I wasn't able to sleep but it was nice to relax. It was really cold so I got up after about an hour. I ate some food and then got ready to start my second leg. This would be in the dark so I needed to have a reflective vest, headlamp, and red tail lamp. At about 12:30 AM, runner 6 made her way in and I was off. I was nervous to run at night. My headlamp was not the brightest and I was worried about uneven surfaces. It started out in the city but made it's way to the country. It was dark and quiet. It was peaceful. This run had a slight incline for the entire distance. I finally saw the lights of the exchange point. It was weird coming in and not being able to see because I was blinded by the lights. Runner 8 could see me so he started yelling my name and I just made my way over to him. He needed my red tail lamp so I gave him mine and then he was on his way. This leg was 4.27 miles and I completed it in 47:30.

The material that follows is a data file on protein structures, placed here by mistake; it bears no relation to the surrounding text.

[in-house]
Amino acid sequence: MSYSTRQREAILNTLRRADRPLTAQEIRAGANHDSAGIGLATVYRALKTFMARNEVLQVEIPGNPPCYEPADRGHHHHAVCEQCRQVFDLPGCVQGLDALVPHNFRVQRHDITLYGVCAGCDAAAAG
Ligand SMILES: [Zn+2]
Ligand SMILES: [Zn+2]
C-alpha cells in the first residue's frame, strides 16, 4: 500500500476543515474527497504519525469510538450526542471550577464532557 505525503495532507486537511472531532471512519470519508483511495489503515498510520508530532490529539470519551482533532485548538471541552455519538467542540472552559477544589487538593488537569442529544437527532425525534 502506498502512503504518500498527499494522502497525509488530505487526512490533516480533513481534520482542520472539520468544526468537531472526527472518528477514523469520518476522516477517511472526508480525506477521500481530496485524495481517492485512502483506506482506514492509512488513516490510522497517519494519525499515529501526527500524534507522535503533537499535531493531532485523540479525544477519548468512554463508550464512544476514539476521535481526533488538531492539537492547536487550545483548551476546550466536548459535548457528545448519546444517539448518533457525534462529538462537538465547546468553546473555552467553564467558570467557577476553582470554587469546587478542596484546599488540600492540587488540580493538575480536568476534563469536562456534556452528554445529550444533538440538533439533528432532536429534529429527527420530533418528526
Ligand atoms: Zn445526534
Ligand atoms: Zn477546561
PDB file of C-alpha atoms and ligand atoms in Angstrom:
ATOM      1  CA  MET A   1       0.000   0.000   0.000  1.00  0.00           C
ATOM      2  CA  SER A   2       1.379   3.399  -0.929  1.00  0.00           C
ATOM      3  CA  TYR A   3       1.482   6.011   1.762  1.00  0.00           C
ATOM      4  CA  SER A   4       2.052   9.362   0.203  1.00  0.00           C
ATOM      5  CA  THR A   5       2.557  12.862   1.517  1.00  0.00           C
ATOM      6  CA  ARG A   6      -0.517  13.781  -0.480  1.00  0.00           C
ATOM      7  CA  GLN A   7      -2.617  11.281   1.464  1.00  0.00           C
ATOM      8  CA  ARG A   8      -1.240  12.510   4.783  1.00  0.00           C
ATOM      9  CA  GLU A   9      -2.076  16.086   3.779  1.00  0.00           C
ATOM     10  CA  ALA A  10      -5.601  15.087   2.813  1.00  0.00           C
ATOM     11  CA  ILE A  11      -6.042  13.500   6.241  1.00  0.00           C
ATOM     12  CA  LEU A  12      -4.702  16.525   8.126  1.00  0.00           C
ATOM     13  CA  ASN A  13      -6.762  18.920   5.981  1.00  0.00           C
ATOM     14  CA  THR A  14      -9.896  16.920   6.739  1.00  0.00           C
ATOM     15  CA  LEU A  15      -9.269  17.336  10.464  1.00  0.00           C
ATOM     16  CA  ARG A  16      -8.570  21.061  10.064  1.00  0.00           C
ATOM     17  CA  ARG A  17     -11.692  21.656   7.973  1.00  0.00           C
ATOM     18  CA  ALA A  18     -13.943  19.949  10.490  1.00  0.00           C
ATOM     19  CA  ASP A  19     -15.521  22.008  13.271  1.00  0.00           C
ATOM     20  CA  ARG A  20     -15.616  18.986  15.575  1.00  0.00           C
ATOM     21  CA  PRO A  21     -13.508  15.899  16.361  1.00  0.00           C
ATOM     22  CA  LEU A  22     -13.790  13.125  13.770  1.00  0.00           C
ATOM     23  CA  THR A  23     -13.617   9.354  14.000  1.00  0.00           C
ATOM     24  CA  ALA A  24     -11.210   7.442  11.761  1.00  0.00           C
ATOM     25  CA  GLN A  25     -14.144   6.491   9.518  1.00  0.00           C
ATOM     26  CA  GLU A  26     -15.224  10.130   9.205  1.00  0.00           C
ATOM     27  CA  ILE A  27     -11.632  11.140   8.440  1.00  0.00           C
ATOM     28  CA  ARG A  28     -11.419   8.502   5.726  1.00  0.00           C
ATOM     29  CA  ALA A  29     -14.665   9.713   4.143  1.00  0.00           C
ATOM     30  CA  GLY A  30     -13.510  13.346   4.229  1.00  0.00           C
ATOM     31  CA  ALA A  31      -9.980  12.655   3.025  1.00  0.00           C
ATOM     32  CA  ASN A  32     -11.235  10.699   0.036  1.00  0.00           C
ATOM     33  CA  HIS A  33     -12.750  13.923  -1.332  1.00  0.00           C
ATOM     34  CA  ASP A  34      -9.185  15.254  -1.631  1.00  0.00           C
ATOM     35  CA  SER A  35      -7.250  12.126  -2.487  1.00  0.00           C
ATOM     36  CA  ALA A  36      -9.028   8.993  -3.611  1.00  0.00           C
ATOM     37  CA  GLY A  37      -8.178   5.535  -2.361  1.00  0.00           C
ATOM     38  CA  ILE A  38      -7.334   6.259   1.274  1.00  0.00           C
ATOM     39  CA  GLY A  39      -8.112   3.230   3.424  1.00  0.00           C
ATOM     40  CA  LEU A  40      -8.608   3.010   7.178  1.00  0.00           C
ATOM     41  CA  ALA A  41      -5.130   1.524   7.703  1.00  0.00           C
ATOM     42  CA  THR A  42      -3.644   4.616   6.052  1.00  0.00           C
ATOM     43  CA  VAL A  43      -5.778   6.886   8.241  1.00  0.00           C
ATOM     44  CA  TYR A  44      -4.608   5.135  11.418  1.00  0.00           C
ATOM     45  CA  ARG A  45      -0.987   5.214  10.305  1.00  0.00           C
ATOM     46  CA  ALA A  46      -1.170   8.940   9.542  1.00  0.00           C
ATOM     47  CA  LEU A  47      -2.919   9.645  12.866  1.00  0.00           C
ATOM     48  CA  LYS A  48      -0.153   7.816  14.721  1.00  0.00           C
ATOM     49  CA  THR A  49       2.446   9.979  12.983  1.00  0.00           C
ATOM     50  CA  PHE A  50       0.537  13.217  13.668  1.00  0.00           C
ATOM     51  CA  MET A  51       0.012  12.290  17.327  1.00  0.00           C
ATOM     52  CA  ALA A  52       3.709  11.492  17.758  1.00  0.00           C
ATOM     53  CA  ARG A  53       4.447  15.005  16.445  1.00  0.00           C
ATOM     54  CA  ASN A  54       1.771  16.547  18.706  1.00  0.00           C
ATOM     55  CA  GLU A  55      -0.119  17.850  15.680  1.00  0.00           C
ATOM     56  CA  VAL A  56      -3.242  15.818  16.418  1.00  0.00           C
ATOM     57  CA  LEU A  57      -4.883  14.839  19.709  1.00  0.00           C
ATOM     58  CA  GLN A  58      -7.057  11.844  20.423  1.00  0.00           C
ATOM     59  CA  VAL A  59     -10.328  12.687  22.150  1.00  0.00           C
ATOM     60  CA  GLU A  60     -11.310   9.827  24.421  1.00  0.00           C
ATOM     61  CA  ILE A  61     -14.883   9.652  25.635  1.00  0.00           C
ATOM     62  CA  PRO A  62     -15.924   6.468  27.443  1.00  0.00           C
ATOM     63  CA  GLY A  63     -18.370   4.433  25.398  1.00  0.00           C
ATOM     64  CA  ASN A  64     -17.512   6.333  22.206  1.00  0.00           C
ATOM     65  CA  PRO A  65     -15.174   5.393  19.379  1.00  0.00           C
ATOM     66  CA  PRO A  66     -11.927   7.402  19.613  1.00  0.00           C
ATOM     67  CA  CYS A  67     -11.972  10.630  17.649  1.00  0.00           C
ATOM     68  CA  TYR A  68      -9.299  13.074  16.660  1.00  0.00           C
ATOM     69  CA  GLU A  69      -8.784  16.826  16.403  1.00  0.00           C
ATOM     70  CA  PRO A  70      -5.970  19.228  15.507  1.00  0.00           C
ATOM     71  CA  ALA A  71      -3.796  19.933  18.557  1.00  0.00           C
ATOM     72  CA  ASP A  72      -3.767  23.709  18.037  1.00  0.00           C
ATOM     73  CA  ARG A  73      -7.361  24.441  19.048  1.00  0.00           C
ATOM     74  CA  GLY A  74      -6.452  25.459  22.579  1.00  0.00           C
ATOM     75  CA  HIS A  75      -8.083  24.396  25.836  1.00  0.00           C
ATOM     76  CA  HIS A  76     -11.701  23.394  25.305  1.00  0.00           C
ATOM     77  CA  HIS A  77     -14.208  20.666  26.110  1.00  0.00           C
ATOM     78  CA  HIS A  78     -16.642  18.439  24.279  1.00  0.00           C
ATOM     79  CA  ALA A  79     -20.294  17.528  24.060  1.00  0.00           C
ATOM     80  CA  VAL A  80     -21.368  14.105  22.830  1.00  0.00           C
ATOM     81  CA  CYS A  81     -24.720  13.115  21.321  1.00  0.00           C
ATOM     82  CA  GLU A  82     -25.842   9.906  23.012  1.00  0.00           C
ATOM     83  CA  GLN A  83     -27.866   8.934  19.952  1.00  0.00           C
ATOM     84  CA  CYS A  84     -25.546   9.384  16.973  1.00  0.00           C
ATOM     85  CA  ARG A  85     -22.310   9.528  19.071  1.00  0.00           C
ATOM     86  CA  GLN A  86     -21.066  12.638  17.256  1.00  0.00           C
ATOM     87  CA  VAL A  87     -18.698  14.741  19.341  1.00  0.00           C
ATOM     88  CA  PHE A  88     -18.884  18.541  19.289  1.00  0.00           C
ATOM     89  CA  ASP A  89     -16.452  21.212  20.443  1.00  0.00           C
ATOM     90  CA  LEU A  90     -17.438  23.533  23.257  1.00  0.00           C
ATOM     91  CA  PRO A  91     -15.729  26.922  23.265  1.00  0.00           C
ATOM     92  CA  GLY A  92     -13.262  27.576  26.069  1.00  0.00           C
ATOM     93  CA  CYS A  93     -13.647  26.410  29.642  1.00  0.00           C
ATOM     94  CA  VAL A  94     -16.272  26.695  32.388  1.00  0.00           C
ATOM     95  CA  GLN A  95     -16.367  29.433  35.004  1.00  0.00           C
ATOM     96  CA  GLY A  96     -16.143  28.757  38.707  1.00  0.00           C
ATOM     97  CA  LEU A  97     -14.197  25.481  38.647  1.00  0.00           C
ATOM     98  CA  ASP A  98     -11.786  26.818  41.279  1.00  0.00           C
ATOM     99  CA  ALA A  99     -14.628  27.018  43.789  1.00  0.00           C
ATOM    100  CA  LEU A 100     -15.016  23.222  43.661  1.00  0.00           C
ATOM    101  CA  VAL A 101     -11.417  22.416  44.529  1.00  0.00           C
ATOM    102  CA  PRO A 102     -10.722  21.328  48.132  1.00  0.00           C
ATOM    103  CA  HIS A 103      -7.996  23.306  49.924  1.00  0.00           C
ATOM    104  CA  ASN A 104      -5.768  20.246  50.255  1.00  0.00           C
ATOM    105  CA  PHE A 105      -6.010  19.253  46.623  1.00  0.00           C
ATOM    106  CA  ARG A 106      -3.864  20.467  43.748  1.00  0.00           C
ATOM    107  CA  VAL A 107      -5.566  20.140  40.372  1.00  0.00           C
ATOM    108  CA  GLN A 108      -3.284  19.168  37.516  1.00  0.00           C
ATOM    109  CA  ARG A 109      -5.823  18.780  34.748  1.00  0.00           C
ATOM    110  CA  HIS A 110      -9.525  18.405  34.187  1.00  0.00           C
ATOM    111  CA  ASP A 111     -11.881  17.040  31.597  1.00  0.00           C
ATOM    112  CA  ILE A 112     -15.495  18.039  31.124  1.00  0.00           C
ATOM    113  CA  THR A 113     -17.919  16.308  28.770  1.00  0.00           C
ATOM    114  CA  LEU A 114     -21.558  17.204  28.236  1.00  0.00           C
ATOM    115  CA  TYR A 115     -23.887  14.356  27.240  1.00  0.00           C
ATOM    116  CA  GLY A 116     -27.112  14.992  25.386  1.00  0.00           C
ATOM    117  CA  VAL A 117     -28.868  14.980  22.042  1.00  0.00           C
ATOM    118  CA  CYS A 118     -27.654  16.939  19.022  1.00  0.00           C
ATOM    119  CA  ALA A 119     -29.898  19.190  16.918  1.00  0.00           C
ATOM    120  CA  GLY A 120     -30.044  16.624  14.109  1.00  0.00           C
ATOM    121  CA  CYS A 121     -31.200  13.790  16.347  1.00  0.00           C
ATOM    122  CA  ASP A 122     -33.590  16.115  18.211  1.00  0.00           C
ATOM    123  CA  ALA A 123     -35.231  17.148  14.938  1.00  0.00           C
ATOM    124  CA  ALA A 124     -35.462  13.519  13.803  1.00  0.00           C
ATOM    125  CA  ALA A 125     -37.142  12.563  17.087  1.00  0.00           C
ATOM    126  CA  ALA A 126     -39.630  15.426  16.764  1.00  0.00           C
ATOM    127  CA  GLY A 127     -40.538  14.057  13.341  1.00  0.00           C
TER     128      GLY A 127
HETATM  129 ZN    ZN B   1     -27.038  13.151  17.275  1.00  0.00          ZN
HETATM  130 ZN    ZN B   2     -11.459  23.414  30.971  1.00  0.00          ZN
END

I have never been much of a car sleeper so I sat in the passenger seat and helped the driver for a while. I had to help runner 8 a few times with hydration so I got in and out of the van each time. It was cold now that I was in wet clothes. I also had to carry two orange flags each time I was out of the car to make sure me and our runner were visible and safe.

As each runner in our van took their turn at night running, I tried to get some sleep but it didn't work. We went from tired passengers to slap happy passengers. Some people slept, some sang along to the music, some sat with blank stares. We saw the sunrise over the beautiful mountains.